Archive for the ‘diversity’ Category
Did you know there was a hugely divisive edition of Time magazine recently? Oh well of course you did! You read that article and the aftermath so long ago you’ve forgotten about it by now. And I’m still here waiting for my edition of Time come through the diplomatic pouch. We have to wait a little longer to get our mail as we’re in the foreign service. Whatever your thoughts on attached parenting and breastfeeding, don’t you find it interesting that the whole thing blew up around (US) Mother’s Day?
I have boobs, with nipples attached, and they’ve served me well during my time overseas. In fact, I breastfed in eight countries, some of them more accepting than others. That is just another reality of life in the foreign service. I fondly remember a sweet elderly lady in France tenderly stroking my shoulder in support as I nursed my hungry infant. Or the midwives in Luxembourg who marveled at Pudding’s ability to eat and eat from the moment she was born. During one notable incident in Germany- I even got paid for it!
Pudding was a mere two weeks old, and we’d gone to a Christmas Market in Germany with my visiting parents. Recovering from Pudding’s birth took a long time, and she had the biggest appetite, so when she began screaming in the middle of the market, I abandoned my parents and looked for somewhere to nurse.
I found some steps, sat down and used our American stroller (pushchair) to block the view as best I could (not very well). As Pudding screams turned into contented suckling, I noticed that the steps I’d chosen to sit on were actually part of a huge Nativity scene. I was torn between moving so as not to upset anybody’s religious beliefs, and telling myself that Jesus nursed at the breast too. Plus I figured people would be more disturbed by the fury of Pudding if I were to stop her when she hadn’t had her fill. I decided to nurse it out.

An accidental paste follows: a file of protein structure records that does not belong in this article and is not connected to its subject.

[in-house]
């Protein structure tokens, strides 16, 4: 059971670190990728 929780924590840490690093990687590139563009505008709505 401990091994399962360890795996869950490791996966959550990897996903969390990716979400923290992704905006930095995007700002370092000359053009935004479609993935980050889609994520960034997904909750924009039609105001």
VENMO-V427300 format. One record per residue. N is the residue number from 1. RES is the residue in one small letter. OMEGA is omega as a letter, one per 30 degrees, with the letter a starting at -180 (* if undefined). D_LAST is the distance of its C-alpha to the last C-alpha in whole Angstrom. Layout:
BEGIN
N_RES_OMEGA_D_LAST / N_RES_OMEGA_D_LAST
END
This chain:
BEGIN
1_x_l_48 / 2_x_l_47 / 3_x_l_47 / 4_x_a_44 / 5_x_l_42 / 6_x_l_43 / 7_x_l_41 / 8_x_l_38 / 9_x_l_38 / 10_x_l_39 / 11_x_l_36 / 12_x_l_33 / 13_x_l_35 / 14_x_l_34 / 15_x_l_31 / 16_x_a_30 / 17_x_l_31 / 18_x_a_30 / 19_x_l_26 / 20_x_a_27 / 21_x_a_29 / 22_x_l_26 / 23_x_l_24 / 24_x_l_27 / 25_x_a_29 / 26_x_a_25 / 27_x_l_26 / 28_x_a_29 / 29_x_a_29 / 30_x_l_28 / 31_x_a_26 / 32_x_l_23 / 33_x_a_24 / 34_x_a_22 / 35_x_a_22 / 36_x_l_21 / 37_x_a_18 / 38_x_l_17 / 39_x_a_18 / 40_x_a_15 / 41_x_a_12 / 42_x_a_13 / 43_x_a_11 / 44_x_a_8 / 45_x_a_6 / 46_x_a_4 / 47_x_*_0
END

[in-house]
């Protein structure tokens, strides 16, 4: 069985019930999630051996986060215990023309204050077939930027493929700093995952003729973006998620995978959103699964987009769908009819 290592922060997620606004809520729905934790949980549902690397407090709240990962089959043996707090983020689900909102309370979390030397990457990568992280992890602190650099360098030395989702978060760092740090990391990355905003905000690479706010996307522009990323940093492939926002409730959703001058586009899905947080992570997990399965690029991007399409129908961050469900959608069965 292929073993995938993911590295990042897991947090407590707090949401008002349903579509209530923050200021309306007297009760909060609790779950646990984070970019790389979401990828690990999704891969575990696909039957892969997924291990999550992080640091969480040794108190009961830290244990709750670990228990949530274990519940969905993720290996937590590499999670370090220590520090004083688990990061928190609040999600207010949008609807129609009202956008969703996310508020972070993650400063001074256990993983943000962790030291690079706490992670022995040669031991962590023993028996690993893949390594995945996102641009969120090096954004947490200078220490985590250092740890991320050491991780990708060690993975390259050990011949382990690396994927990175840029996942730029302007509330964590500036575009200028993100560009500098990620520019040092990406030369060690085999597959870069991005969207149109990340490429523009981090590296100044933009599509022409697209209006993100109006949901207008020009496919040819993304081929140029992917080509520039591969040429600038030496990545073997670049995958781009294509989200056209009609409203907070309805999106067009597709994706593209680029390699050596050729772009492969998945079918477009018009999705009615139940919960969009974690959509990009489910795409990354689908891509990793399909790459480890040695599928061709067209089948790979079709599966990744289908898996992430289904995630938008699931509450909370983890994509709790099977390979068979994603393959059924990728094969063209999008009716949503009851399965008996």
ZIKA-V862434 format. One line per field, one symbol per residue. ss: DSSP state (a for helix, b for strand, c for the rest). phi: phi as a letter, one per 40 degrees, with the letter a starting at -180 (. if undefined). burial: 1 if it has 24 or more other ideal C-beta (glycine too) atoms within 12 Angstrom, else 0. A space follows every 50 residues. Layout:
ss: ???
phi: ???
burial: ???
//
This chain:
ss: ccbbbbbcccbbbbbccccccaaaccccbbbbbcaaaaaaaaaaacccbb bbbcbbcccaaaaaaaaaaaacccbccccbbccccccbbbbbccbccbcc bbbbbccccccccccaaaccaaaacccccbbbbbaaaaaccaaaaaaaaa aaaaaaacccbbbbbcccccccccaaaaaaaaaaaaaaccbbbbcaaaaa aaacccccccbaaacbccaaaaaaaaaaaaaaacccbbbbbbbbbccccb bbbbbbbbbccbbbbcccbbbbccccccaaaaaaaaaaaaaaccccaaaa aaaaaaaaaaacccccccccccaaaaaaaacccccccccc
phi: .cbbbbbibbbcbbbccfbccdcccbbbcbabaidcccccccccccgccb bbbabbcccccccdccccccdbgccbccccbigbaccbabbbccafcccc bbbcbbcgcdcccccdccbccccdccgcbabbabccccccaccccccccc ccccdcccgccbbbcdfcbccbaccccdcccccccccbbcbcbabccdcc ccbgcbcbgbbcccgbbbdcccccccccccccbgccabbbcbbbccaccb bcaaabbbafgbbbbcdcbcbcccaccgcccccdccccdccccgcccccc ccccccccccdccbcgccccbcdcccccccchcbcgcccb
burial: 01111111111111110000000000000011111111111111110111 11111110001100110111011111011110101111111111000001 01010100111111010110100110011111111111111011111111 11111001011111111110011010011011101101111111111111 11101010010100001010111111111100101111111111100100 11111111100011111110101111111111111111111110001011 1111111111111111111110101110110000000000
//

A few minutes later, I noticed a man coming towards me. I can’t see my parents anywhere, and I realize how both public and vulnerable I am at this point. If I’ve upset this man’s sensibilities, I’m a sitting target. I want to tell him that I’m not actually a lactivist, but a mother trying to do her best, but I don’t speak enough German for that. He marches determinedly up to me, then puts something in the cupholder of my stroller. When Pudding finally finishes her meal, I discover a shiny new 2 euro coin! Obviously in my bedraggled state, without a fancy European stroller accessory, I looked like I was begging!
I was part of a group of international mothers all living overseas at the time, who all found this story hilarious. Some of us breastfed, others didn’t. Some of us worked, others didn’t. It’s all good in the Motherhood. Rather than judging one another, we offered as much support as we could- all of us sharing the not-so-simple task of raising our children in a foreign country without any family support at hand.